By the end of the show, after all the questioning, the carping and the confusion over credits, it was clear that serious journalism had won. ESPN could be proud of its contributions to the PBS Frontline documentary “League of Denial: The NFL’s Concussion Crisis.”
However, questions remained unanswered about both ESPN and the NFL.
Exactly how much did the league know about the dangers of head trauma and when did it know? How much was actively concealed by, among other tactics, the attempted subversion of scientific inquiry? Just how was that settlement with players arrived at and how will the plaintiffs ultimately be affected?
More pertinently for the ombudsman, will ESPN’s powerhouse investigative unit go after those stories? Why didn’t it produce such a documentary in the first place? How far can ESPN go reporting on the NFL, the network’s most important sports partner? What will be the ultimate fate of “Outside the Lines,” ESPN’s most prestigious TV outlet for journalism, after its Sunday show was demoted to a lesser time slot on a lesser channel? OTL was home for much of the network’s concussion coverage.
Outside the network, the Ombud mailbag throbbed with concern as well. Correspondents praised “League of Denial” while attacking ESPN for taking its name off the show, ending a 15-month relationship with PBS. Jay McMillian of Goose Creek, S.C., charged that “ESPN basically took a dive at the behest of the NFL. Stick to showing games at this point because now your journalistic integrity is somewhere between TMZ and Mad Magazine.”
From the spring of 2012 until this past August, journalists from ESPN and Frontline worked in collaboration on the concussion story which was, in the words of one of the ESPN reporters involved, about the NFL’s “disservice” to players, parents and fans by “burying” information critical to public health. The collaboration produced nine TV and digital stories as it worked toward a two-hour documentary that aired Oct. 8.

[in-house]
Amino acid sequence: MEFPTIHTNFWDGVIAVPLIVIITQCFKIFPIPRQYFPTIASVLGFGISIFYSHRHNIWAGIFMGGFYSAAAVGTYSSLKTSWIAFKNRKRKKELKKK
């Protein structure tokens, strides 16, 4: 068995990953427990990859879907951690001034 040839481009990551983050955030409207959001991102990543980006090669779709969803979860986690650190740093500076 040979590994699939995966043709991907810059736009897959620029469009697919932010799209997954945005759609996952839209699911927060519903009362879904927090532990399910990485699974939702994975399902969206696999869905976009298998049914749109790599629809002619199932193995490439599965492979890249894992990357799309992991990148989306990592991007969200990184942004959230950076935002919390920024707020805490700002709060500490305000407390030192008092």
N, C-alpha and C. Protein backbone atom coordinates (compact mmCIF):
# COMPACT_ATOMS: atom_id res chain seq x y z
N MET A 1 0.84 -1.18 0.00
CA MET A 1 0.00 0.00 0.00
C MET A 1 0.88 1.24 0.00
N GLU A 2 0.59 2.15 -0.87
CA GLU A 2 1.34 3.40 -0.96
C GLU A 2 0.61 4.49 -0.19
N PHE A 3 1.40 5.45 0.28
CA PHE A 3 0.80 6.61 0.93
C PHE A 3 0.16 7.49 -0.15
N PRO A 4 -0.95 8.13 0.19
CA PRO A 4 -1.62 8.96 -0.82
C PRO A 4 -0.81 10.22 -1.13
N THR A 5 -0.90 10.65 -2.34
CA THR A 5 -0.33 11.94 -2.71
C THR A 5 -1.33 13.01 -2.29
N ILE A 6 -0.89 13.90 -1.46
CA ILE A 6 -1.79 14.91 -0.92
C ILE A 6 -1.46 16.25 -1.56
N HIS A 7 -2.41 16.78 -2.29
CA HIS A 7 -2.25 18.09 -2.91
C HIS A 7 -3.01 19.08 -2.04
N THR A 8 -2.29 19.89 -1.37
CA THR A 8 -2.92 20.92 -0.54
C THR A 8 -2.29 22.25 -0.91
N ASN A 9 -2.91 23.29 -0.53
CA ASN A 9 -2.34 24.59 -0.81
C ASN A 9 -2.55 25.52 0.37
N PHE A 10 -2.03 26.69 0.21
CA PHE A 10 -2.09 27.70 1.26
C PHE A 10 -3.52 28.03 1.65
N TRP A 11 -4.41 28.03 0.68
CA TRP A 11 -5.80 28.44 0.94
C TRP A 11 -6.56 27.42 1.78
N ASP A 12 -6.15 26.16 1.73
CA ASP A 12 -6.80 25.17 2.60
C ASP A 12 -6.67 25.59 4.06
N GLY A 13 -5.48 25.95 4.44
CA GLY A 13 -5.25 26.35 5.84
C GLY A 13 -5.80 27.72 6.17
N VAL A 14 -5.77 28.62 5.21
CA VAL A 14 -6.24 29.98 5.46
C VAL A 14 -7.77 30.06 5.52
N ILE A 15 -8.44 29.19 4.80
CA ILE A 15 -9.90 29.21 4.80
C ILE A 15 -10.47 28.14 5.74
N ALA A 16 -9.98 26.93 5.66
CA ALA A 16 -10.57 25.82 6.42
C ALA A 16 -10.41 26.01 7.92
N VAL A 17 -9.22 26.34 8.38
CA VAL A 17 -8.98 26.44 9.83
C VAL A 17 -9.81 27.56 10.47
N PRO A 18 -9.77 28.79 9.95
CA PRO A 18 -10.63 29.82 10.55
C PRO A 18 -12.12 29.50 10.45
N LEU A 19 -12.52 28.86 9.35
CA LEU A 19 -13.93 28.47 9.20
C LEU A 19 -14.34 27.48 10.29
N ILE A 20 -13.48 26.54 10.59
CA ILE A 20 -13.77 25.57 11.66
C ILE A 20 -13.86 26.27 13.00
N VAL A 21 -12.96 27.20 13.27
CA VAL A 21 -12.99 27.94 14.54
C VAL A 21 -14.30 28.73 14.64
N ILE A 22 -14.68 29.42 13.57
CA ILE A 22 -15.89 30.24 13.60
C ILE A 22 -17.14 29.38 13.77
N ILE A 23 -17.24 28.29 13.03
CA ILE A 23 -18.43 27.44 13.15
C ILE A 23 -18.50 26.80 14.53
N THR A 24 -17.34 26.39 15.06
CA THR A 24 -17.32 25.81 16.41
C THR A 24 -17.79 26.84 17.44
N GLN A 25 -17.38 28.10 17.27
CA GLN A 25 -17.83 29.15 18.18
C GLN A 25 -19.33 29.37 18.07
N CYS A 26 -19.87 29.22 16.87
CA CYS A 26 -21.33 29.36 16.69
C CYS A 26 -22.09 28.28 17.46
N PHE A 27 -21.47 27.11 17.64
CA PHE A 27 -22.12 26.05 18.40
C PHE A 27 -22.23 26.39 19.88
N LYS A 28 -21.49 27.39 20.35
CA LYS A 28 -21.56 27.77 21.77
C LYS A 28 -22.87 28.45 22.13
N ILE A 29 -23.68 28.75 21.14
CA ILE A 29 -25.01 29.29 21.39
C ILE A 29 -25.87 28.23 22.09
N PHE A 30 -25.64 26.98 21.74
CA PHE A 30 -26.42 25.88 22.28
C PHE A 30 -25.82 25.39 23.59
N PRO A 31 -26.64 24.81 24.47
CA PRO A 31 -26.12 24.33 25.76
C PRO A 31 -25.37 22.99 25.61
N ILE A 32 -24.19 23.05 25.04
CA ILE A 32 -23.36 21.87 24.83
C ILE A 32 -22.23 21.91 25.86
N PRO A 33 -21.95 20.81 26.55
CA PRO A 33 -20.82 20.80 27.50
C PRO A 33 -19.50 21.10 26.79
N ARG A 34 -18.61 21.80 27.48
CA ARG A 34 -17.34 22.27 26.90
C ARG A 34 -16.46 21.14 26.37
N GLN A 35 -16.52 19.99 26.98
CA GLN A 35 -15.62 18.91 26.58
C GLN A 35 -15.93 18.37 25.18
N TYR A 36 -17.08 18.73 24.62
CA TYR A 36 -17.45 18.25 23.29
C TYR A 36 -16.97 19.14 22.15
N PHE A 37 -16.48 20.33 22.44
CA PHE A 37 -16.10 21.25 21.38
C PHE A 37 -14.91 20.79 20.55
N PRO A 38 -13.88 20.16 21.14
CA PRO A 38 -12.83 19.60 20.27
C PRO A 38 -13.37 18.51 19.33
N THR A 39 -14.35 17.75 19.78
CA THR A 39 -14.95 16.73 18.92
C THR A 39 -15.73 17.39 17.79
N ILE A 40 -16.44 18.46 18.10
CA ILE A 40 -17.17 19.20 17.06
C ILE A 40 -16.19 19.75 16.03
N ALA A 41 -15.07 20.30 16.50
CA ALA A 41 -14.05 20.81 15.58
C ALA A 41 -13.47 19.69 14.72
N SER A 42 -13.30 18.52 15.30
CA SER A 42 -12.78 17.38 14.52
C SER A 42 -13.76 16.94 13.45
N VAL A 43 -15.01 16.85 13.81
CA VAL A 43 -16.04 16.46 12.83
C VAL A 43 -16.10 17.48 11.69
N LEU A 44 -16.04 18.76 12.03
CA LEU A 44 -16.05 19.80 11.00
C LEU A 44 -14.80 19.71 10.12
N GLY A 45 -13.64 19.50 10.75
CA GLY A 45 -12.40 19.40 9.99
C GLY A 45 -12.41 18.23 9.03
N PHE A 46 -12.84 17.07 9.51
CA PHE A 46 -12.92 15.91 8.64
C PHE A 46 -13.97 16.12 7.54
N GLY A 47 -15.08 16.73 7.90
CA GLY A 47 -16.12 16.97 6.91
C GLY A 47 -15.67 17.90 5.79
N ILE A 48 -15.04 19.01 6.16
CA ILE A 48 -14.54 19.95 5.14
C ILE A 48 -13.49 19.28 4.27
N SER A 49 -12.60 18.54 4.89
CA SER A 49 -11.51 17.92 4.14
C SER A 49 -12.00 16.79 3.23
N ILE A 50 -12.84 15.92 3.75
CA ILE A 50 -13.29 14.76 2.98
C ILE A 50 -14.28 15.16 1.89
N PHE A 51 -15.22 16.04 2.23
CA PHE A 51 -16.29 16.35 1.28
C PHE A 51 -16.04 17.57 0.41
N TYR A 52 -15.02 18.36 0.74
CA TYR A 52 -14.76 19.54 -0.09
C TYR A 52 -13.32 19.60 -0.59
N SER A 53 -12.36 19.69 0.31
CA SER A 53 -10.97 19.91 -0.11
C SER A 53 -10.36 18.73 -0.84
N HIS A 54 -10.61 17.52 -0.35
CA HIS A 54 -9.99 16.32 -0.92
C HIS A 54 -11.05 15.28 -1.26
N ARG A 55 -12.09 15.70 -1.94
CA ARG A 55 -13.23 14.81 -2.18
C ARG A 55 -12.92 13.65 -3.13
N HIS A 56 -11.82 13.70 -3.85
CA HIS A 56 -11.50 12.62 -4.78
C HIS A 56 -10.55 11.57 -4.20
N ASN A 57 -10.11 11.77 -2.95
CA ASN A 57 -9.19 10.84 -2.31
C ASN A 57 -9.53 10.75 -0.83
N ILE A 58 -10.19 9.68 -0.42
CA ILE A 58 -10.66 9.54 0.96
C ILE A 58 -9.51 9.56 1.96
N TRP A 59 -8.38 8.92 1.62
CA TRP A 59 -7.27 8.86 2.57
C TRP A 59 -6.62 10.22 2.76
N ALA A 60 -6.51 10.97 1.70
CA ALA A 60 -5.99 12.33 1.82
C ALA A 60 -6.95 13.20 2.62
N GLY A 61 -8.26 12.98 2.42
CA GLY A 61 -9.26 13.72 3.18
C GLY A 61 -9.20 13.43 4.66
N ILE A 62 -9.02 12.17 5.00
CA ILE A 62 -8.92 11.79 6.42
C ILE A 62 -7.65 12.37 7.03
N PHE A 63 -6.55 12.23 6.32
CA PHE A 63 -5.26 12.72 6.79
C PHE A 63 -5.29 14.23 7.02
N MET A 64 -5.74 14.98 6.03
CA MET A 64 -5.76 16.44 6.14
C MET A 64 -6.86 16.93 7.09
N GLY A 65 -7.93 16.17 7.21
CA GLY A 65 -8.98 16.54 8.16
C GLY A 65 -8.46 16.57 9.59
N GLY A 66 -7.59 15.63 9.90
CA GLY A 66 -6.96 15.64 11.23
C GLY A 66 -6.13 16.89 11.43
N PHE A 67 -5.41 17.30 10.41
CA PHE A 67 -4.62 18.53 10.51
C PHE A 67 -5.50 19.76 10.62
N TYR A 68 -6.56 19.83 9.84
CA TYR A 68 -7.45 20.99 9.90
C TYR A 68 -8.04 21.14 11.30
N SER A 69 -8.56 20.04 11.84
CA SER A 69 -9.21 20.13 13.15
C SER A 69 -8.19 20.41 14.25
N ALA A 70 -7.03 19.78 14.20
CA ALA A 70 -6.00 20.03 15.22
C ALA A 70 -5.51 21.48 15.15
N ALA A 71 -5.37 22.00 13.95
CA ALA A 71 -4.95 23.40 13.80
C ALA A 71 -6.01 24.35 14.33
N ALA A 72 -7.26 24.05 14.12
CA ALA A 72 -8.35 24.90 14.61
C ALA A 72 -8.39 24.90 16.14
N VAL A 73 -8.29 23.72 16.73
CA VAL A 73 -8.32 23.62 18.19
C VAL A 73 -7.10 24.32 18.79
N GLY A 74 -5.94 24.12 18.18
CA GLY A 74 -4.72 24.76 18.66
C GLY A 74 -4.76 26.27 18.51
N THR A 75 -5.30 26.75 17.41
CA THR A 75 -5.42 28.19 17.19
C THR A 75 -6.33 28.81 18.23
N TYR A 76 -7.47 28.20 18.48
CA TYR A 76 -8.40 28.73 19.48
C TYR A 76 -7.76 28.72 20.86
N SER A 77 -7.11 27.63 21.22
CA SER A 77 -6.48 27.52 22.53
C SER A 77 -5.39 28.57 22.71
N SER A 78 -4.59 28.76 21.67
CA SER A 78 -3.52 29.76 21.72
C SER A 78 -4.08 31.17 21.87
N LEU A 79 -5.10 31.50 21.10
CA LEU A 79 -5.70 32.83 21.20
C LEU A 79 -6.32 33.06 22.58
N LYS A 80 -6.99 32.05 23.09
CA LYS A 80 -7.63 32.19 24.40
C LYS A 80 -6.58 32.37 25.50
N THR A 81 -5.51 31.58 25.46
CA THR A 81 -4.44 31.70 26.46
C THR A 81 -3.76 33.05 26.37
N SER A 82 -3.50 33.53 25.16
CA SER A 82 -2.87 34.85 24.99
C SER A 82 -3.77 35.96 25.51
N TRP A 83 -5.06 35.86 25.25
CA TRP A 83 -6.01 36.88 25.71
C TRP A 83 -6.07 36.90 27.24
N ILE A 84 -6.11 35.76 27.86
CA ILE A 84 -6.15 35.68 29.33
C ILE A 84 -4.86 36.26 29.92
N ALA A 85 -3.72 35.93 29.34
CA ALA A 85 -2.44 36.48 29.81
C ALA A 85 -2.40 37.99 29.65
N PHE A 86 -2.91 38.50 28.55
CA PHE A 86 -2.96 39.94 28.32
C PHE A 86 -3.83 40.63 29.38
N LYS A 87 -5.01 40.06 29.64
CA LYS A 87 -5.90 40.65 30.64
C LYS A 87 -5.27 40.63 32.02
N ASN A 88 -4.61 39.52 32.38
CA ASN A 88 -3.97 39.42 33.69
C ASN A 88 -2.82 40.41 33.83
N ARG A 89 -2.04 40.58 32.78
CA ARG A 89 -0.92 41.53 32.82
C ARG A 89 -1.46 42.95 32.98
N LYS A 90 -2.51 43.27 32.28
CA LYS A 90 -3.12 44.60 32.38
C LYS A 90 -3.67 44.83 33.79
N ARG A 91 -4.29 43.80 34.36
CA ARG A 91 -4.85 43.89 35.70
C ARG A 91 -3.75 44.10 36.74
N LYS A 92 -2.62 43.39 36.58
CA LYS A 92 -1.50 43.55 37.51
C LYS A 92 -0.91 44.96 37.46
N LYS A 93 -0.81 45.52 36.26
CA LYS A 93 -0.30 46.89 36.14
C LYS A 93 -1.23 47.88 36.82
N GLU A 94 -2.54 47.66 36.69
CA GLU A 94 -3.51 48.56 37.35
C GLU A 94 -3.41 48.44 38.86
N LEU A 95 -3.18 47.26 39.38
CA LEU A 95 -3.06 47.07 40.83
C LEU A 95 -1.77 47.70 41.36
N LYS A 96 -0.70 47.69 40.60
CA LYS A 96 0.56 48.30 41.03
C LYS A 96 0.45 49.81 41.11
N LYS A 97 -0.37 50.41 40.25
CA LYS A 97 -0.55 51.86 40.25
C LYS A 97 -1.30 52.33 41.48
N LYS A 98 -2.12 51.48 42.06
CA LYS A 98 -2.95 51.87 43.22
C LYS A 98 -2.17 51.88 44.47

Seven weeks before air, ESPN president John Skipper decided to remove the network’s name and logo from the PBS project. The New York Times reported at the time that ESPN had been pressured by the NFL, which Skipper denied. He said it was because ESPN did not have final editorial control, which he said he learned belatedly.
ESPN distanced itself from a documentary highly critical of the NFL just when the league didn’t need any more bad publicity. It was moving toward the trial of a reported $2 billion class-action suit representing more than 4,500 former players who claimed they sustained brain damage from playing pro football.
The league, one might assume, did not want fans, football moms and a prospective jury pool watching a show that could damage its case. In the documentary, the league was going to be charged with using its own doctors to disparage mounting evidence that head traumas in games and practices led to early dementia, Alzheimer’s and ALS, among other catastrophes. The show would portray the heartbreaking travails of revered football heroes such as Hall of Fame Pittsburgh center Mike Webster, who descended into madness, and former All-Pro linebacker Junior Seau, who killed himself. A congresswoman compared the NFL to big tobacco in its refusal to acknowledge the dangers of its product.
It would be bad enough for the NFL that the respected PBS logo would be on the show. But the ESPN imprimatur, presumably, would give the damning accusations a seal of sports world approval, not to mention a far larger audience.